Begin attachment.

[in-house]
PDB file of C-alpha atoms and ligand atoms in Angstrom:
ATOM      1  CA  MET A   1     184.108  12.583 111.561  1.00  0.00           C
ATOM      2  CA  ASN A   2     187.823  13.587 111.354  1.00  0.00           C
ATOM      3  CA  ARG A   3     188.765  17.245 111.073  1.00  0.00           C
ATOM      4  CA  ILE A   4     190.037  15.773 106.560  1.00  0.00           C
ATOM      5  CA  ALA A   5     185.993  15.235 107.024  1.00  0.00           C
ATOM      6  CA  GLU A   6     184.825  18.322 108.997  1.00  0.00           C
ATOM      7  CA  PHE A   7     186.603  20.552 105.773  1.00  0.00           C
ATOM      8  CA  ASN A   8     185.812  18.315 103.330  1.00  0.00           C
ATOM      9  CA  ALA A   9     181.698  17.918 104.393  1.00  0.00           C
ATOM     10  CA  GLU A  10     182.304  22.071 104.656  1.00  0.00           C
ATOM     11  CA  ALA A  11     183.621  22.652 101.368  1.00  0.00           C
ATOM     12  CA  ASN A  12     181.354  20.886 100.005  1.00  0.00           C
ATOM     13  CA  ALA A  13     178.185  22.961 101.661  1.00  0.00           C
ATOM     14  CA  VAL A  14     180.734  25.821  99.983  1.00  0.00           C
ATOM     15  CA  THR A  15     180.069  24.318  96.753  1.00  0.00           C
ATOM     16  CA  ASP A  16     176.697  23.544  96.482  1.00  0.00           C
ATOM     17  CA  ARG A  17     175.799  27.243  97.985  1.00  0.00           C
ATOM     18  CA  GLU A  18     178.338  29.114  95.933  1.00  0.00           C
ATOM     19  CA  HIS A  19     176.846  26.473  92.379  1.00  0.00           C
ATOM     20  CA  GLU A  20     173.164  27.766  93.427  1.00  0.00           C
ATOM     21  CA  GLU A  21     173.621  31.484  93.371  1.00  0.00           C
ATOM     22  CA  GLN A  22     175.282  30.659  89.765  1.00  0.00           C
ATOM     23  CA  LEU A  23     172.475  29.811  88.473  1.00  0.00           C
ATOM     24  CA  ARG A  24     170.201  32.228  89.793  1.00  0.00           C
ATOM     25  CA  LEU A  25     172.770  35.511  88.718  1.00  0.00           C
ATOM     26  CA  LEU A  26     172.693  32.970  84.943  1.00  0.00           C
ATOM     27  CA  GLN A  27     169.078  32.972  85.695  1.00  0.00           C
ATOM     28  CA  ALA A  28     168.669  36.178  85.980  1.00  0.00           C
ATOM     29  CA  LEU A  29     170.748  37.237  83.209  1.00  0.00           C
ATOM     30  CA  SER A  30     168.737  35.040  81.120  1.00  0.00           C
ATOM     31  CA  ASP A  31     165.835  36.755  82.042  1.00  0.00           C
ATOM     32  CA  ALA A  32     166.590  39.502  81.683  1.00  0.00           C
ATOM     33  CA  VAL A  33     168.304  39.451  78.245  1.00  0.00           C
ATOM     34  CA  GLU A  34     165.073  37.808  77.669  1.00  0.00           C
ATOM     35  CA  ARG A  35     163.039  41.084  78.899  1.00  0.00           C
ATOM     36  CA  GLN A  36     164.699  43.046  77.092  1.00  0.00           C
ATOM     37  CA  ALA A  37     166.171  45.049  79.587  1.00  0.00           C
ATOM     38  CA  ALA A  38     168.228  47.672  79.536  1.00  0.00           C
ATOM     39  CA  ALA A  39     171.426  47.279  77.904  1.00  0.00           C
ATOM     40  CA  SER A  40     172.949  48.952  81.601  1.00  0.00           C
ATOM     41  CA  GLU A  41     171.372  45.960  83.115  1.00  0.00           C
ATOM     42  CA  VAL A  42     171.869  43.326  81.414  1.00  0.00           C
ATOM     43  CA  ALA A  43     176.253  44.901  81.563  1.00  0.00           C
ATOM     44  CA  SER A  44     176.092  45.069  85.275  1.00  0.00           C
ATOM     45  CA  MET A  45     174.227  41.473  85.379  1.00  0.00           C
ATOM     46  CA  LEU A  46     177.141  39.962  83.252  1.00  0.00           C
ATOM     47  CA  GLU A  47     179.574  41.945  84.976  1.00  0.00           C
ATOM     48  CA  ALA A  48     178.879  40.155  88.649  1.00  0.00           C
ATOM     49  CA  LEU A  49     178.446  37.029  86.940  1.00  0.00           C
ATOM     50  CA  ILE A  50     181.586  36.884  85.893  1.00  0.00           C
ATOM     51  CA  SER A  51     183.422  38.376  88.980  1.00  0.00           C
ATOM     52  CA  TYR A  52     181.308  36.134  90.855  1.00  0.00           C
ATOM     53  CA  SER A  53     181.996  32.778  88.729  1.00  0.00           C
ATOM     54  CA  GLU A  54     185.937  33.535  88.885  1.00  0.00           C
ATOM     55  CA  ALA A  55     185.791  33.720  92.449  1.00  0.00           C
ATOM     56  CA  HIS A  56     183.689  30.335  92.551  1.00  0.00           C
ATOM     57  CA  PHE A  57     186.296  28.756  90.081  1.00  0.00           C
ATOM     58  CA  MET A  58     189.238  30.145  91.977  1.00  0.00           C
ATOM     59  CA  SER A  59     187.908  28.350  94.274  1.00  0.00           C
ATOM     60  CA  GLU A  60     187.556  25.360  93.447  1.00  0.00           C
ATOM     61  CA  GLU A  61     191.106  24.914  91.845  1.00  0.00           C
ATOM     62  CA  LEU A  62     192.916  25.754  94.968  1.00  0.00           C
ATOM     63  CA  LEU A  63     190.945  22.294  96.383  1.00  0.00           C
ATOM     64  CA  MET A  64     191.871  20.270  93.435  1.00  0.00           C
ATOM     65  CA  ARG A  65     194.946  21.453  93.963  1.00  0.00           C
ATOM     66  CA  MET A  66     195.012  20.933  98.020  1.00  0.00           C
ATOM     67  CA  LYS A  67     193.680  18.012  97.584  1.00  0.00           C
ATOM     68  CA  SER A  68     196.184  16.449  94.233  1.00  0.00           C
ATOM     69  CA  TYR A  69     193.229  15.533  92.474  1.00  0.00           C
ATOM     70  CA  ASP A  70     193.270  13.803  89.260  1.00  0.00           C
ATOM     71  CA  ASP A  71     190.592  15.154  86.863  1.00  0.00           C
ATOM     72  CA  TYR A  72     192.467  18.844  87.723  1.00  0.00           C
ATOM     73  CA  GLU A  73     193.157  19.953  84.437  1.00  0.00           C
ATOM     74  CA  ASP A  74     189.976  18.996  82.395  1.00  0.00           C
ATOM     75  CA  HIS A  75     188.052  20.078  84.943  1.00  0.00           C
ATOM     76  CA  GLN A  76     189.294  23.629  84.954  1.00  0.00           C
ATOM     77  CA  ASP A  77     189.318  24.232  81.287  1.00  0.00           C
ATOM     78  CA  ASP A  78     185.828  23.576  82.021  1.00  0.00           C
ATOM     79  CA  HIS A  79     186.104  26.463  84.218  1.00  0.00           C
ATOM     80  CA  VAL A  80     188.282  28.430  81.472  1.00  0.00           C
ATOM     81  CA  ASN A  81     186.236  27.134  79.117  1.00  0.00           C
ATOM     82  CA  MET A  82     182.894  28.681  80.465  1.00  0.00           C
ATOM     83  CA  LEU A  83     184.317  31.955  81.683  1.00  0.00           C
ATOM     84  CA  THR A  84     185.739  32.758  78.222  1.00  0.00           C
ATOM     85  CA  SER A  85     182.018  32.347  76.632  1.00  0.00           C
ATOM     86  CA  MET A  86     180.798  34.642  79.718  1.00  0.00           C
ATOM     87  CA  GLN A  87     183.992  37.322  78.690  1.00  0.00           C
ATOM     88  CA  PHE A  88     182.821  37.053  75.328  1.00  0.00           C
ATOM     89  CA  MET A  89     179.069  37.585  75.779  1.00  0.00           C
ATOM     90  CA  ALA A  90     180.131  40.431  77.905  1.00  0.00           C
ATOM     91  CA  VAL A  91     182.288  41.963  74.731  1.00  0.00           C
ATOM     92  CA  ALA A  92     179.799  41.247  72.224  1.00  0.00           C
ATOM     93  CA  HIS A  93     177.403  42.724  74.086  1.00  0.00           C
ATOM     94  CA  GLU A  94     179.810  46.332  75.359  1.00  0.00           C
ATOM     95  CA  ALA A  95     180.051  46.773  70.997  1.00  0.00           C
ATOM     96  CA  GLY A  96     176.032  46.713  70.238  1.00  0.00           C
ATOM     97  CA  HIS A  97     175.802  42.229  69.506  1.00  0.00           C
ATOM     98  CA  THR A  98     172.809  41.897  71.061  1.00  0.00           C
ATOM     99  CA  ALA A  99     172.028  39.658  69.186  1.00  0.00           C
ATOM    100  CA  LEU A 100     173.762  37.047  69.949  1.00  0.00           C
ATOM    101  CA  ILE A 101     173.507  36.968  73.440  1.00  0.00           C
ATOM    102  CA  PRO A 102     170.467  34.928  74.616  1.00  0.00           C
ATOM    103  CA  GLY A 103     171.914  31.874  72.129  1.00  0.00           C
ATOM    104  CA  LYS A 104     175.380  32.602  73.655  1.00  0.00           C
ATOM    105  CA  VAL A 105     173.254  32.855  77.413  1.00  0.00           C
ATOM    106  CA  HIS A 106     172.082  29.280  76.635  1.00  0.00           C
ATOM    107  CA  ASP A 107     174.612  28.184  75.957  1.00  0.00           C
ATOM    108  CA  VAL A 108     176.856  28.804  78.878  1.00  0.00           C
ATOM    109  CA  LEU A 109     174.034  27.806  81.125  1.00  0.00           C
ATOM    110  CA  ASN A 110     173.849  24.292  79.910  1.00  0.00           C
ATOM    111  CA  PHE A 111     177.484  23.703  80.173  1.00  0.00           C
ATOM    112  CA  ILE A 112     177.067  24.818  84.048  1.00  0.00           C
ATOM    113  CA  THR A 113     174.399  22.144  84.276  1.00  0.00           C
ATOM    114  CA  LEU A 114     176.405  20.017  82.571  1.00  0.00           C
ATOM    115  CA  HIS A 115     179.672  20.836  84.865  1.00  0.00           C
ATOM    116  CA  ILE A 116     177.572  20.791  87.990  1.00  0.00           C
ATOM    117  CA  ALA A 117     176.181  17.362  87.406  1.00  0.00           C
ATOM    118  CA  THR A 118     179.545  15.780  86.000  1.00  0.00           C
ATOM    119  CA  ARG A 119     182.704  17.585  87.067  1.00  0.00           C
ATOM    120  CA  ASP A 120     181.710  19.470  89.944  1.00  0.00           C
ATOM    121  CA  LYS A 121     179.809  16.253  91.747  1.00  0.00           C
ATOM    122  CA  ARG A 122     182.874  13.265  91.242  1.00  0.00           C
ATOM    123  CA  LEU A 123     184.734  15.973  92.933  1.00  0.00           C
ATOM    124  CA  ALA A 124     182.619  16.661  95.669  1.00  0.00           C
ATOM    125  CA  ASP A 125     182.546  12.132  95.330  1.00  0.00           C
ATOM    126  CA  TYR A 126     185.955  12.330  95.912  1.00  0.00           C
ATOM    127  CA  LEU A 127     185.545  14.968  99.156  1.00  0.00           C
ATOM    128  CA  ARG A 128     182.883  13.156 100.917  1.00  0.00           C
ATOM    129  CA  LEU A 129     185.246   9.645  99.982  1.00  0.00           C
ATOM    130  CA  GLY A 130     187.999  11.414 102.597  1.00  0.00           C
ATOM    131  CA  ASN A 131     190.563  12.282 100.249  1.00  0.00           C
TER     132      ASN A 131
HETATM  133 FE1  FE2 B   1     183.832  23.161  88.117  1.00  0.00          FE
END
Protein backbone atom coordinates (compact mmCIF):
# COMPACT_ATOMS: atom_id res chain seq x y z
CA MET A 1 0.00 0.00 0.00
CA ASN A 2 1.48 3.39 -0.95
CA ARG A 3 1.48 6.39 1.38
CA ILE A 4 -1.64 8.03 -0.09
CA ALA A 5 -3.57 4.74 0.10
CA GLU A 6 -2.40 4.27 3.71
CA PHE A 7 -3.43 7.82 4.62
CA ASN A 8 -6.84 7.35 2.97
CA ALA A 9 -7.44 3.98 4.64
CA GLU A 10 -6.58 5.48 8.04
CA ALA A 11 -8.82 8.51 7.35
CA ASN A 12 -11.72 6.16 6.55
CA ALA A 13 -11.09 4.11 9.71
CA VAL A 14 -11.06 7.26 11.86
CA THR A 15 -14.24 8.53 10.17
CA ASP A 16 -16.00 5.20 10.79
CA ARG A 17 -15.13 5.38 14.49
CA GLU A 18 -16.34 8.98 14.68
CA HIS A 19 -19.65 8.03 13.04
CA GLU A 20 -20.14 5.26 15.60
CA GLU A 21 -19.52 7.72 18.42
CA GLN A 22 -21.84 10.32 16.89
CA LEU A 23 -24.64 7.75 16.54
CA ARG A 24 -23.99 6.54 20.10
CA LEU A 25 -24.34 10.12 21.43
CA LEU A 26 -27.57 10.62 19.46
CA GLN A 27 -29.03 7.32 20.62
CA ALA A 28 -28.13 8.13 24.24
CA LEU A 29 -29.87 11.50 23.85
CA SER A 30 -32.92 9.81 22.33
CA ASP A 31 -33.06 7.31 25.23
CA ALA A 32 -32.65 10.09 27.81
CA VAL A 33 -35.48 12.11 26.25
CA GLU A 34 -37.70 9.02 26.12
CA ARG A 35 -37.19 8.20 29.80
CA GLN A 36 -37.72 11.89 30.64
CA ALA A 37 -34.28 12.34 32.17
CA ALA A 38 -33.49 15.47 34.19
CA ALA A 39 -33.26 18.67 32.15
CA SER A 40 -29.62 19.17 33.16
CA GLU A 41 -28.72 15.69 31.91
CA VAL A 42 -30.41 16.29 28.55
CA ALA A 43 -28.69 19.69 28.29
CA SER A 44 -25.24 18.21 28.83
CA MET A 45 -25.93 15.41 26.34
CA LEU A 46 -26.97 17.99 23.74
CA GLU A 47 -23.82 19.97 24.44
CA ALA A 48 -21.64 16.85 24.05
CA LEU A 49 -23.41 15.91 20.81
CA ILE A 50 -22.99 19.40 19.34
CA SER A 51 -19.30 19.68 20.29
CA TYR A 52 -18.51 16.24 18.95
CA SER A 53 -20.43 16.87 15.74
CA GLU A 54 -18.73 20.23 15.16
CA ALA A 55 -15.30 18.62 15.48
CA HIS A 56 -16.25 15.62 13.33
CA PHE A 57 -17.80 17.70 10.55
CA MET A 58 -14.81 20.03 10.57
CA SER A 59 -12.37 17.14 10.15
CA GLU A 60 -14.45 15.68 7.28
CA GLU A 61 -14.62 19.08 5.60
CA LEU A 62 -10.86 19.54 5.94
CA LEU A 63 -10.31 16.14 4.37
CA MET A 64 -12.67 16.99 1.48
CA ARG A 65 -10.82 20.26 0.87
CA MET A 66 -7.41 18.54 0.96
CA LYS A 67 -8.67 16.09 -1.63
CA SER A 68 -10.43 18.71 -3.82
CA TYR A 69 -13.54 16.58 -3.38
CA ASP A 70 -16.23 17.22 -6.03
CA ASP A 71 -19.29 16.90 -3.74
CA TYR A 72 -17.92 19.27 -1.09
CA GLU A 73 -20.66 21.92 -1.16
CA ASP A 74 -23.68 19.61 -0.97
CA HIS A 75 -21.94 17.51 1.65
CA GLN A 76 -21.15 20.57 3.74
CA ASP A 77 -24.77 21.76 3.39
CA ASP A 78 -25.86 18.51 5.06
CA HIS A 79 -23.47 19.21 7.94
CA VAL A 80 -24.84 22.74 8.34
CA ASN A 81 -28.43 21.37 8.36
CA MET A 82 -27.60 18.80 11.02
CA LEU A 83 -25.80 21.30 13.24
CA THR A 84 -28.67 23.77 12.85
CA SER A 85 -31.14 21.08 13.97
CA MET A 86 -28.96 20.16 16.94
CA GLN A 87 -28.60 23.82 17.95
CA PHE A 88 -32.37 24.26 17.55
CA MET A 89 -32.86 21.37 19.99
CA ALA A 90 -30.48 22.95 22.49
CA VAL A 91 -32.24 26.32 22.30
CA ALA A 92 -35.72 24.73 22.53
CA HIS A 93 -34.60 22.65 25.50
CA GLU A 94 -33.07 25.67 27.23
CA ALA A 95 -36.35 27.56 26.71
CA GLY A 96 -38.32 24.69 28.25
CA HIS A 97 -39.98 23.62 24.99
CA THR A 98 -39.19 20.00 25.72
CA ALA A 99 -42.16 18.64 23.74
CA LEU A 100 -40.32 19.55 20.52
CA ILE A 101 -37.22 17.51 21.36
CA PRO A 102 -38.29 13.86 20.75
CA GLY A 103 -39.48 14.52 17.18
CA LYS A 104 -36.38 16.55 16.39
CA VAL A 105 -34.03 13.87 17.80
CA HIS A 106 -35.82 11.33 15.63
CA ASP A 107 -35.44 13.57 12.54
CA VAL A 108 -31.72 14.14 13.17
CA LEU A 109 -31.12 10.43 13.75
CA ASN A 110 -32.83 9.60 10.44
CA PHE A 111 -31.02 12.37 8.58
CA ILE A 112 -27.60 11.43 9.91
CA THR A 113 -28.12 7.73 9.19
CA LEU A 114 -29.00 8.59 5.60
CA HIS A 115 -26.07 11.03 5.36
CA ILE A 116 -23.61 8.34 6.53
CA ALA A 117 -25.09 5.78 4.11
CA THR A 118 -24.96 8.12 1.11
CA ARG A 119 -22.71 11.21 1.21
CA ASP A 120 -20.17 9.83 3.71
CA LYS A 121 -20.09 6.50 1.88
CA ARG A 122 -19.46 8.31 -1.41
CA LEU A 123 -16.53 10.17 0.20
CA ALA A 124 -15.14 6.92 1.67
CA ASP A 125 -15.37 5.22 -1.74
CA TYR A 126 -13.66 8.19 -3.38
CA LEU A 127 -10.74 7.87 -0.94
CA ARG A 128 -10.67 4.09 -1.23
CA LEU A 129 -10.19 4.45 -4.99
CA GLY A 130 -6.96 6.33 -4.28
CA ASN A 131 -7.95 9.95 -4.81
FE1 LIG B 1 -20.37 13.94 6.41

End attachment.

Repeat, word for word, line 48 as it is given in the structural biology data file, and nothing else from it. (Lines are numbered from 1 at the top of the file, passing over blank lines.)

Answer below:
ATOM     46  CA  LEU A  46     177.141  39.962  83.252  1.00  0.00           C